At Gulfstream, he broke his maiden by 2 ¼ lengths over the well-regarded Endowment Manager on Dec. 13, then was second to Just Call Kenny in the Spectacular Bid with two sharp works at Calder since the race.
“We could have easily won it,” Gold said of the Spectacular Bid. “If you watch the head-on coming out of the stretch, we were about three wide closely together and [the winner] was coming from behind. Had we not fanned a little wide coming out of the turn, he wouldn’t have been able to come through and it might have been a different outcome. But, that’s racing. Things happen.
“He doesn’t mind the track and I don’t think he cares what the track condition is,” he said. “He’s pretty much a laid-back horse and just takes everything in stride. Considering how little experience he has and what he’s done, I think he’s got a real bright future ahead of him. I’m looking forward to the race.”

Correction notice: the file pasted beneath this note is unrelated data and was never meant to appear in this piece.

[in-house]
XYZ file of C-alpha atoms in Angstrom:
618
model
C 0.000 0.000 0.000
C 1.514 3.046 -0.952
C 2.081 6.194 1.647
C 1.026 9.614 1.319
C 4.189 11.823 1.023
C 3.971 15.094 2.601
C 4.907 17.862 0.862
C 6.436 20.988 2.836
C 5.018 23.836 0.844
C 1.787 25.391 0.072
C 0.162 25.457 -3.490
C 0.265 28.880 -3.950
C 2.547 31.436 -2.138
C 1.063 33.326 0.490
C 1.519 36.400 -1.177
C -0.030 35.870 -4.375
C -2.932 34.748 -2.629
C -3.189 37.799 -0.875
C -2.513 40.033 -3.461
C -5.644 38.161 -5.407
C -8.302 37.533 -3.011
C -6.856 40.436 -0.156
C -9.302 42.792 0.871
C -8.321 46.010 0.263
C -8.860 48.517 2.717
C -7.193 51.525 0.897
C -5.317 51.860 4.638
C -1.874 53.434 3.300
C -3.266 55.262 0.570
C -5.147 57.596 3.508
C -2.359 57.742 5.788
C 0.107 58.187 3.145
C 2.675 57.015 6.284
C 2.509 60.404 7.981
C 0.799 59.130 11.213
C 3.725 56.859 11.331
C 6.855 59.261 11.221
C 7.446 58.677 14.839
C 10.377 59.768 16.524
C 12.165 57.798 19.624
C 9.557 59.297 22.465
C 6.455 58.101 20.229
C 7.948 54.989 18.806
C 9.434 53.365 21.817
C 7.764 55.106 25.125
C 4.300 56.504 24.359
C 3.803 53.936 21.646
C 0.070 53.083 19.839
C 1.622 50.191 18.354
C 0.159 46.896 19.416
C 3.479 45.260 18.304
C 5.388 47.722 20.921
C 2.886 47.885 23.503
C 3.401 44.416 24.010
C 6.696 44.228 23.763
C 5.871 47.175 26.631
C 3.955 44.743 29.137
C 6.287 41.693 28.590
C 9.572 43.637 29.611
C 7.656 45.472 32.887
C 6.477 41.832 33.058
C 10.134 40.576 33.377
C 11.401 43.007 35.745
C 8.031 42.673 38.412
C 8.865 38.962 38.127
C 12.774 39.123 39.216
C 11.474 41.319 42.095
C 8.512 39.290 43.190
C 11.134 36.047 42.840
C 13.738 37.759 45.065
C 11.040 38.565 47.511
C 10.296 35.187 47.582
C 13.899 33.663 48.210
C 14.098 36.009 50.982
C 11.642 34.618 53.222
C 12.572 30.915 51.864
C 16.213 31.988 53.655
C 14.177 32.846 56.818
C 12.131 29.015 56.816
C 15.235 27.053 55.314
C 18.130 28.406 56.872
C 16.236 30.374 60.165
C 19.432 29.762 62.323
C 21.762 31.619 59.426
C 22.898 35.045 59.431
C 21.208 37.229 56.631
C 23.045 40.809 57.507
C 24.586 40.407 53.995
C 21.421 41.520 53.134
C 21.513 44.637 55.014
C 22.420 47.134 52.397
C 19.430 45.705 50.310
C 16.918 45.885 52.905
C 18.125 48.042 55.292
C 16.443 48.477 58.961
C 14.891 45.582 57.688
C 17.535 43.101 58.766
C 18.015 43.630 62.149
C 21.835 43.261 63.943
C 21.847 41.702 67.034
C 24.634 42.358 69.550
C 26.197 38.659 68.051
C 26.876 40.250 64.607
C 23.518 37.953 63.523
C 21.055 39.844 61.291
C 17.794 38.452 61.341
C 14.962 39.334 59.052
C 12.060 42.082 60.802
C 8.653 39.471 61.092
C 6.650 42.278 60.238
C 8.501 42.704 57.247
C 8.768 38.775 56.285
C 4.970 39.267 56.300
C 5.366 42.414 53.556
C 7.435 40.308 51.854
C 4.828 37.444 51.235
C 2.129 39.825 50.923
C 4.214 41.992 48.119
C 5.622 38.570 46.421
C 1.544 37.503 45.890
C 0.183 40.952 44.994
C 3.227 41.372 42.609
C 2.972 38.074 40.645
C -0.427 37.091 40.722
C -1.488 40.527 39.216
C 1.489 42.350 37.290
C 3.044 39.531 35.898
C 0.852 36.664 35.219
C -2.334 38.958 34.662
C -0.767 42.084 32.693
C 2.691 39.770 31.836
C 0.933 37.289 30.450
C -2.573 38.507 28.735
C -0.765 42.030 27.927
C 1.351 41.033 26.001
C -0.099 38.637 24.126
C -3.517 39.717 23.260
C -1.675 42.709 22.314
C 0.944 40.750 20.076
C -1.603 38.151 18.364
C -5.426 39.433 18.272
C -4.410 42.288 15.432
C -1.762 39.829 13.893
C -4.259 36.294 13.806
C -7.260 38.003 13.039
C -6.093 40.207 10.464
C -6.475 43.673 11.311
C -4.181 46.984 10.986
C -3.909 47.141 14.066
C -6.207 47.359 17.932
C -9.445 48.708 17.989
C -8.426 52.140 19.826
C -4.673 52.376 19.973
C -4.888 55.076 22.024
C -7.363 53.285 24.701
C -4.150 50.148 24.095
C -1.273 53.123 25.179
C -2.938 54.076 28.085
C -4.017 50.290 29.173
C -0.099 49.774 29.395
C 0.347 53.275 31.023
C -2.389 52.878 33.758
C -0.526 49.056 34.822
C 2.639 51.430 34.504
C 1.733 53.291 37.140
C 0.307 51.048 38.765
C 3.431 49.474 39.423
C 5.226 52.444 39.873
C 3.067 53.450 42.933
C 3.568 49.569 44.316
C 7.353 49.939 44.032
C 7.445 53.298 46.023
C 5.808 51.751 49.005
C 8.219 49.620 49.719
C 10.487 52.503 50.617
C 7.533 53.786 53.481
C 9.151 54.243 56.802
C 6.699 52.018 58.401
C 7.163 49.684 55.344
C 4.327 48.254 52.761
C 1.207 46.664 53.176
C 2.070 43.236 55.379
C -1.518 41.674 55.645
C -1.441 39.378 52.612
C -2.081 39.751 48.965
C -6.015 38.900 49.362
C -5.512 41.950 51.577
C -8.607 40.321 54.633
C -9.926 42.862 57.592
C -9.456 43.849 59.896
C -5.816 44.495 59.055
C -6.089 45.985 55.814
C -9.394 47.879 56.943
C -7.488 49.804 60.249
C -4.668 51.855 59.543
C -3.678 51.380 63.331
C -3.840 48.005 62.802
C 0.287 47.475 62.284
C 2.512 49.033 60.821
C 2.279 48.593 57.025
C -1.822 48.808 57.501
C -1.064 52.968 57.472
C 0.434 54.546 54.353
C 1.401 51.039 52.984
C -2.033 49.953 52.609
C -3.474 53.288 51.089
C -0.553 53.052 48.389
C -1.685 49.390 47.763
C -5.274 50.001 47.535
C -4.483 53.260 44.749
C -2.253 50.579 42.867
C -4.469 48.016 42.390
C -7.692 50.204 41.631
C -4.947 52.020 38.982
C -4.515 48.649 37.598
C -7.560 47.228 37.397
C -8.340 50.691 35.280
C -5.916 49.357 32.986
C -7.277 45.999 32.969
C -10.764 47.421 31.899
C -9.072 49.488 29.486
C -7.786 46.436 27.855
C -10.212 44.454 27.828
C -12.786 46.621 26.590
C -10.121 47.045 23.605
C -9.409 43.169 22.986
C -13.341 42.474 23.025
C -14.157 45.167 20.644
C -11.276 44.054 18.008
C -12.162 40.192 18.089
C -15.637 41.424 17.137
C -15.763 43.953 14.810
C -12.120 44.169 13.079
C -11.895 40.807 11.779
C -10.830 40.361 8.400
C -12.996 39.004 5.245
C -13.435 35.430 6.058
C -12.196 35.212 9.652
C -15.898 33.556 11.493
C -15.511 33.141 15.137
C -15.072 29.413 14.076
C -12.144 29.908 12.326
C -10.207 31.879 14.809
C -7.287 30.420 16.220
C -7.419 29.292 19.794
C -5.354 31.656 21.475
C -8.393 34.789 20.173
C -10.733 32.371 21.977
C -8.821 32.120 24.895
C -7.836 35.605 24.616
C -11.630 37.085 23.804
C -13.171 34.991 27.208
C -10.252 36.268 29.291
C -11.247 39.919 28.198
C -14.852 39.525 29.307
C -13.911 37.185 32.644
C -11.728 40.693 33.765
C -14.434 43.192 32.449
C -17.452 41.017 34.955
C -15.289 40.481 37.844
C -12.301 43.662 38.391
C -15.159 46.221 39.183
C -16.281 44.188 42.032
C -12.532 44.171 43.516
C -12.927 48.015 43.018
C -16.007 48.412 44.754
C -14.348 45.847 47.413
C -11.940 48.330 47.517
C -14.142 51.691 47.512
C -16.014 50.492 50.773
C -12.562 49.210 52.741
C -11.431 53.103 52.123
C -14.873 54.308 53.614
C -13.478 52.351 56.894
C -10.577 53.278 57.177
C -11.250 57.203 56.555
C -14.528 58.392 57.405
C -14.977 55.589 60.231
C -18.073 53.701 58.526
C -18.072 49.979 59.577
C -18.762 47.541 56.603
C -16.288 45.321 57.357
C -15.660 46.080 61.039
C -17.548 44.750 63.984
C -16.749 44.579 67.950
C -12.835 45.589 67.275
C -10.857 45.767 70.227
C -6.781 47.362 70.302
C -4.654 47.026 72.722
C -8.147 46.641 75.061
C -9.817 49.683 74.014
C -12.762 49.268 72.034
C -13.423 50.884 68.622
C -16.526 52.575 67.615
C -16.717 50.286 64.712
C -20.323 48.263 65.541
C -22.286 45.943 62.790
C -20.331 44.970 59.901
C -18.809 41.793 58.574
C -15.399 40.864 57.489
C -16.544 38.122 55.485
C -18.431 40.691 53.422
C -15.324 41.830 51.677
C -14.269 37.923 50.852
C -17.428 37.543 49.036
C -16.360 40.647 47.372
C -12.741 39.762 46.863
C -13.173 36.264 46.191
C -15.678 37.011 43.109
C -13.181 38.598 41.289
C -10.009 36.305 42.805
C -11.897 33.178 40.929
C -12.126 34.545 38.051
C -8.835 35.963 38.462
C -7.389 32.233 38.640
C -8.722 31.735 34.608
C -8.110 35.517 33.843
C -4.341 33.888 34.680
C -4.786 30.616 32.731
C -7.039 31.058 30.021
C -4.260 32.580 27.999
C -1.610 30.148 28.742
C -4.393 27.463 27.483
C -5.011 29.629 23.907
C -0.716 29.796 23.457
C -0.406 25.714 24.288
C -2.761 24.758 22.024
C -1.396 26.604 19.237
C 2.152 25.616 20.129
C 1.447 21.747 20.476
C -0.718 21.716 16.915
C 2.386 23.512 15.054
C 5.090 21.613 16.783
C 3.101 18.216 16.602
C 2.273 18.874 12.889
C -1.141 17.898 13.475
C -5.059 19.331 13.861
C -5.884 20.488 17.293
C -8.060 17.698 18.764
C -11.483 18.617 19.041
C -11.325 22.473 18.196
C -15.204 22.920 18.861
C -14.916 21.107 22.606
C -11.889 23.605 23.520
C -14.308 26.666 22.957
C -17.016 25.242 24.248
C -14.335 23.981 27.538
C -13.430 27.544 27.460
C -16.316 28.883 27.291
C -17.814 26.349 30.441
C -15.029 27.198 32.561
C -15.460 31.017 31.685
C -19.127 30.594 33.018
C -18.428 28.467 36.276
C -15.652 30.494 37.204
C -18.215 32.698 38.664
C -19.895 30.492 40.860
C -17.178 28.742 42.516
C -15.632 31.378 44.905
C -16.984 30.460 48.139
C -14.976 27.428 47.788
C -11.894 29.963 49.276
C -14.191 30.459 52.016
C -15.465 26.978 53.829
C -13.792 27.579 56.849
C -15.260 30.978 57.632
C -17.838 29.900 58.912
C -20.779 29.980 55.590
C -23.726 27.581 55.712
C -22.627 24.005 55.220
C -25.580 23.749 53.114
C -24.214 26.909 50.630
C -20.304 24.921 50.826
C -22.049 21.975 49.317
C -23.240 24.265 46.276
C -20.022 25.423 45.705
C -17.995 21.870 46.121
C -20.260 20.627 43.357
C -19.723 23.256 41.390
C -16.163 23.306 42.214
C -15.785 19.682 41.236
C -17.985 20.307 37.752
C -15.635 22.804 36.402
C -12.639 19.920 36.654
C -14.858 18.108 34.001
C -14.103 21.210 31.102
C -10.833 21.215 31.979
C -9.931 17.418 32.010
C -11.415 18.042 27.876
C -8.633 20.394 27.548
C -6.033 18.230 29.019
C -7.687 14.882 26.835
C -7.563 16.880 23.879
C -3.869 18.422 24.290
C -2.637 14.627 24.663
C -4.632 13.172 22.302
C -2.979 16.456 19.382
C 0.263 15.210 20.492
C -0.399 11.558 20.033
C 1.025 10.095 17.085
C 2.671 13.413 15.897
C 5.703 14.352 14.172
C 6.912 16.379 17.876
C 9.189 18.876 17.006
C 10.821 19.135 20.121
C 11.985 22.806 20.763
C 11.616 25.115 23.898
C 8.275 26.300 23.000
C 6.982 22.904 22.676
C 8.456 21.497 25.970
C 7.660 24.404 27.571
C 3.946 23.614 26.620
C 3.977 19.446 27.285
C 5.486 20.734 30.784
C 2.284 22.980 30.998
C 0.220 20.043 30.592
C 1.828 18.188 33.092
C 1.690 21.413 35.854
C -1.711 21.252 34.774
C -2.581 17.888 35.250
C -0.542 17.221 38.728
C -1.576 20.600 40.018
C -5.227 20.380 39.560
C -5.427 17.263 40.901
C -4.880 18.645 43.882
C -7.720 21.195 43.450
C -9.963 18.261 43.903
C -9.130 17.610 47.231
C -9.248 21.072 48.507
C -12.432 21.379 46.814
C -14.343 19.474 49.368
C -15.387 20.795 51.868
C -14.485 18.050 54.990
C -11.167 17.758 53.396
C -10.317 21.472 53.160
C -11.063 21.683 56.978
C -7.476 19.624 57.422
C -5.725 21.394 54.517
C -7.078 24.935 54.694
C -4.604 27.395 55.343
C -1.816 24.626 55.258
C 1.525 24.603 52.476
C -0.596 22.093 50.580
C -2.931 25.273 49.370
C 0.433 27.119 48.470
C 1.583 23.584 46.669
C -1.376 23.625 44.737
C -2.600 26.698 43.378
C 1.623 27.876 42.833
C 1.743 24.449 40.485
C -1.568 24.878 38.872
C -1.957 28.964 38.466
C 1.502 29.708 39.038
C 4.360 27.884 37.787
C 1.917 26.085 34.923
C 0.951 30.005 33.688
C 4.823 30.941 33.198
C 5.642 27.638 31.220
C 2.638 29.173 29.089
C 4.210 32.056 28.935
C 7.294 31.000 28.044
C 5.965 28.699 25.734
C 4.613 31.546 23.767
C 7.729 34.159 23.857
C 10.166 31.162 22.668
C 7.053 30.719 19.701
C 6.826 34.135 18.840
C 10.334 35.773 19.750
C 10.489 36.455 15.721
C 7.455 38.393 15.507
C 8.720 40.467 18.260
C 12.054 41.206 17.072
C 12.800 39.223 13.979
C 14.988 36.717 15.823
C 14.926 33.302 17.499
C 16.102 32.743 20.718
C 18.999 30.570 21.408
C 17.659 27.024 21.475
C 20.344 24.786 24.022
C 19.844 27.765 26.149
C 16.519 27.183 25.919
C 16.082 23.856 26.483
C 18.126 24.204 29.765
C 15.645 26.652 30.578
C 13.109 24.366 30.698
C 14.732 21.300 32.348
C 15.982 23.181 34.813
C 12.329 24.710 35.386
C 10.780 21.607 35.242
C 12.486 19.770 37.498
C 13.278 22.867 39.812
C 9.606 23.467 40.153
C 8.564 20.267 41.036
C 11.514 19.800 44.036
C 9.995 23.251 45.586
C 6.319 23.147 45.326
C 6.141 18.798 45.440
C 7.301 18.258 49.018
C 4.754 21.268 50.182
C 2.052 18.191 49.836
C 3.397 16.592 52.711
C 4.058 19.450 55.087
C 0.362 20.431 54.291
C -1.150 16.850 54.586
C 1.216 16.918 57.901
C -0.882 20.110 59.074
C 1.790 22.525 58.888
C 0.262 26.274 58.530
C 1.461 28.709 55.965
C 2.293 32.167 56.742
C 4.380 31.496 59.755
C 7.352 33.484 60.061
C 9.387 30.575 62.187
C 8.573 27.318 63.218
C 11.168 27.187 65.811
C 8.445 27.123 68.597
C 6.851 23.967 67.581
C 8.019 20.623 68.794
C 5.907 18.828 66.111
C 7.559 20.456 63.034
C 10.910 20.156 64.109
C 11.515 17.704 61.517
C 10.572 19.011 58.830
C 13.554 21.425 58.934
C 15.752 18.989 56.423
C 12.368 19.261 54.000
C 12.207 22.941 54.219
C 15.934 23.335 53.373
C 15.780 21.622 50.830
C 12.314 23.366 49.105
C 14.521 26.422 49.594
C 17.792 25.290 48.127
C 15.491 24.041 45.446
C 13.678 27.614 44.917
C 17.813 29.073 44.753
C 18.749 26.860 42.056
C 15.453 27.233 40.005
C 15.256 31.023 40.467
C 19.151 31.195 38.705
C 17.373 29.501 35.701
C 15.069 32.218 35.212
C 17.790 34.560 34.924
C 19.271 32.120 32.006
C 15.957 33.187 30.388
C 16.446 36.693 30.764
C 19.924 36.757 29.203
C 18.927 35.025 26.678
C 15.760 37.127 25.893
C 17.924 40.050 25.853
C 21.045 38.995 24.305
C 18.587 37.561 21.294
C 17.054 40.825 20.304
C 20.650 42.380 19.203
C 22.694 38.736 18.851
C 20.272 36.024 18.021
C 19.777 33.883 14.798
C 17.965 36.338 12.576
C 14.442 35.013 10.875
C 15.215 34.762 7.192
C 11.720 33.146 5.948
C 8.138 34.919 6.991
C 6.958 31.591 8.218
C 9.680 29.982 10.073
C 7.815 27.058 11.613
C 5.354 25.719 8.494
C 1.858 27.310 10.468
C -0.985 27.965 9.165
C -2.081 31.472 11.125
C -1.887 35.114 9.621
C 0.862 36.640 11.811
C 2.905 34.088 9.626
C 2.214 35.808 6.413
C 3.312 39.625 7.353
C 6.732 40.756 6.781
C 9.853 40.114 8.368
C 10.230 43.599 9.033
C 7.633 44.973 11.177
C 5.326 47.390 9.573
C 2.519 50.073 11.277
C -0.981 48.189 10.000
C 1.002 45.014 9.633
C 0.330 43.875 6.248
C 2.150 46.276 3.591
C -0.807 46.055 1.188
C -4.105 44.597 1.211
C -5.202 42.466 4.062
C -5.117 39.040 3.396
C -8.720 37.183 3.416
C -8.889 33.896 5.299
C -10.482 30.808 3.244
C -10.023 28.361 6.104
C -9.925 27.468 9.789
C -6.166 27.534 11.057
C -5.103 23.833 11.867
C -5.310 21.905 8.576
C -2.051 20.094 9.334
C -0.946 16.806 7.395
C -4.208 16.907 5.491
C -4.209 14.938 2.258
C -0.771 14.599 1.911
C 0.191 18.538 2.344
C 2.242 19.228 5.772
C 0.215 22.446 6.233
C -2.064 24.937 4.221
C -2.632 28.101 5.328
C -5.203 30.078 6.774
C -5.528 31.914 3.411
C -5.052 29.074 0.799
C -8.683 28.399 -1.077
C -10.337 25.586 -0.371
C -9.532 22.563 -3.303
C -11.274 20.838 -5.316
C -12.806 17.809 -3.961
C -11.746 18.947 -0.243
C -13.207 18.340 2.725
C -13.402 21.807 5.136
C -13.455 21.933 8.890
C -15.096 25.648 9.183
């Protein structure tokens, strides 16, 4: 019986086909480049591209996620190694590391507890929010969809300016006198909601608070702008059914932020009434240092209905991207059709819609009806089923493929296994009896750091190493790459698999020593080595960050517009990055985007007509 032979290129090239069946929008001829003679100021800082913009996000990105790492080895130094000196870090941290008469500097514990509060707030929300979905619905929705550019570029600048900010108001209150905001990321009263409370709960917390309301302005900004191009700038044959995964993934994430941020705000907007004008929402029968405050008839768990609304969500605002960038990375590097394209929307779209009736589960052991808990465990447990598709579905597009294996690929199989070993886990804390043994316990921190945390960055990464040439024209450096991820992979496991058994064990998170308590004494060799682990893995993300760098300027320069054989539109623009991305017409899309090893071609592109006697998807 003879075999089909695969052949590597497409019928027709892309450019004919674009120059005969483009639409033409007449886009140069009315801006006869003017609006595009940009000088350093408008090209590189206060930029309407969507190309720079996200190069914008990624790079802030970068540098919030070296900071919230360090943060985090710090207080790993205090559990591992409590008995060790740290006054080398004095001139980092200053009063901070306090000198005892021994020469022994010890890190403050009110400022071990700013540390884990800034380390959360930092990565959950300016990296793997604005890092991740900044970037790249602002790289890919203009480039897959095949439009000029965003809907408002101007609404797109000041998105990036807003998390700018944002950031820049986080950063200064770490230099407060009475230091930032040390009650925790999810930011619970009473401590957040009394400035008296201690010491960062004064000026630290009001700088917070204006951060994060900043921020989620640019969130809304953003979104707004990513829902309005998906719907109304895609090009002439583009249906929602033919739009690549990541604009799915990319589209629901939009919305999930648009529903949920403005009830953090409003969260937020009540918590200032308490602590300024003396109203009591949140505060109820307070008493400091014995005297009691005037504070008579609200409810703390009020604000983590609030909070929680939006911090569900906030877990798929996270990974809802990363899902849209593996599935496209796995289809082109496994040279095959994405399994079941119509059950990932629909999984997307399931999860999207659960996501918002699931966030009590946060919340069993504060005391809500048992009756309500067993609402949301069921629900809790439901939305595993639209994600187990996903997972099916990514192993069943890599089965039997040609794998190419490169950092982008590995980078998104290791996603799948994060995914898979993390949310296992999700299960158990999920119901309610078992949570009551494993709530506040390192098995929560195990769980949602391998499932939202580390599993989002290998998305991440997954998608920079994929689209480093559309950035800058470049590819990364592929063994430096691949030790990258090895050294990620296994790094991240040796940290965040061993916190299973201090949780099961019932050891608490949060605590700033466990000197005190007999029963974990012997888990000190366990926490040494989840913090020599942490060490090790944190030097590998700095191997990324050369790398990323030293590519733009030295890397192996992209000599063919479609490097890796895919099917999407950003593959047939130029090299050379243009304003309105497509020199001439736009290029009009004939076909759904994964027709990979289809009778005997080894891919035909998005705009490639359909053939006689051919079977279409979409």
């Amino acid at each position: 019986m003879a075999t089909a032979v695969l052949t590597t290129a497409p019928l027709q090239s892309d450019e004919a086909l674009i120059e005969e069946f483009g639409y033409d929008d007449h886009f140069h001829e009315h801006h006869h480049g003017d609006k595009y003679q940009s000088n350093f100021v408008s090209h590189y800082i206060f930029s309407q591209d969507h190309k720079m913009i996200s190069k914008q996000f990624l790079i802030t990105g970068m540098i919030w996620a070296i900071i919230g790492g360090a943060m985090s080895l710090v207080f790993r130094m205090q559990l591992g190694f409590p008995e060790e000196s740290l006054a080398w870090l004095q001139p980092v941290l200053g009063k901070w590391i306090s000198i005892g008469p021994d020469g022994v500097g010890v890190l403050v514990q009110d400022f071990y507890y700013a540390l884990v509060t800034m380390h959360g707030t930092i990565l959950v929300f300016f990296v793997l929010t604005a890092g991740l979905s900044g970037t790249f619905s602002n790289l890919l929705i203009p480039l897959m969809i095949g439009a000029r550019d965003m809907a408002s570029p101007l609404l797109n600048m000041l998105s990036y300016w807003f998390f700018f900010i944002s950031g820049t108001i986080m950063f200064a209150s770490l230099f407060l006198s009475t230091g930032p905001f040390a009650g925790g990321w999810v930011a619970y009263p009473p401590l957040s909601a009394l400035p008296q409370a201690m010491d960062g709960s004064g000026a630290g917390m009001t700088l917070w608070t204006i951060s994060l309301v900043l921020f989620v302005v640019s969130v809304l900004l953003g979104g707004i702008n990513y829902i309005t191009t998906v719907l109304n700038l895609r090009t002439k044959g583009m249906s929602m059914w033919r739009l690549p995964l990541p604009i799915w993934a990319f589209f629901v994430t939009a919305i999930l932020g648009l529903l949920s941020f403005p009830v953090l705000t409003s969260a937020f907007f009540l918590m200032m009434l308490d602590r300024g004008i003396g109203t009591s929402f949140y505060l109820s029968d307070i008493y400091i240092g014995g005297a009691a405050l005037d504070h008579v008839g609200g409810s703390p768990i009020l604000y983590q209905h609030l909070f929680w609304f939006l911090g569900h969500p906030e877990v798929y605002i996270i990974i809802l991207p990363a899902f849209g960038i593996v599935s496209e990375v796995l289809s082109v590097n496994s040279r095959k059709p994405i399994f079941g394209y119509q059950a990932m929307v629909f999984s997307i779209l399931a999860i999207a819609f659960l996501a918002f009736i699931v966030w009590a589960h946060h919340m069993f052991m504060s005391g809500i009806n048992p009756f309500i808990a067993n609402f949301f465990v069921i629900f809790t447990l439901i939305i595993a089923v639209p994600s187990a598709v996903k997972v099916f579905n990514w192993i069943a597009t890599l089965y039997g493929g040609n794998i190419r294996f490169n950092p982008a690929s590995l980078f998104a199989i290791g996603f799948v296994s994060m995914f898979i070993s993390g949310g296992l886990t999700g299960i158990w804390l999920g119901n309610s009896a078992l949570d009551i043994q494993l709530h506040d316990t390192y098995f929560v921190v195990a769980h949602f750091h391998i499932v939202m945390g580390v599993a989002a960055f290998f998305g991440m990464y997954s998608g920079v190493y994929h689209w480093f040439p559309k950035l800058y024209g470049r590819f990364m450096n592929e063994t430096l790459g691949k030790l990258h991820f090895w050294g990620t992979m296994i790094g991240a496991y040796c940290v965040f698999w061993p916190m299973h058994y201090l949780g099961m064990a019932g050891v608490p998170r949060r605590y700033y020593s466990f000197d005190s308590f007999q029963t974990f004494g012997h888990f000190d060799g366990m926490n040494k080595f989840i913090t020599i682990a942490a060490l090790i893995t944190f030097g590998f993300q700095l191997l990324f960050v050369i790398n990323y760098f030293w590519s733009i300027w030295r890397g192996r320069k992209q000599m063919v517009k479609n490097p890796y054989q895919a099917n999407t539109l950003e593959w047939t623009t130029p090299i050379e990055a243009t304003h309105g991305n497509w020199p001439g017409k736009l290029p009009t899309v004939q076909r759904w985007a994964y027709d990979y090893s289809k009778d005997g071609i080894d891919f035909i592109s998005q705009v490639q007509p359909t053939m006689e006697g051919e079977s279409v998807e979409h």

C. Zee is a son of Elusive Bluff out of the Distorted Humor mare Diamondaire. Elusive Bluff made only two starts before being hurt, a pair of grass wins including the 2008 Miss Grillo (G3) at 1 1/16 miles.
“He’s a well-bred horse. He was supposed to be a big horse, but he’s little known,” Gold said. “I didn’t know anything about him until we got this horse. I think this is his first crop. I don’t think there are too many Elusive Bluffs around. He might be a pretty decent sire in time.”
Should he decide to stay sprinting, Gold said he would also consider the $150,000 Swale (G2) at seven furlongs on March 1 for C. Zee.
“Hopefully, the outcome on Saturday is good and we’ll move forward and go two turns and go against the tops at the distance,” Gold said. “He’s still got to run good in the Hutcheson. We won’t be ducking anybody if he proves to be good.”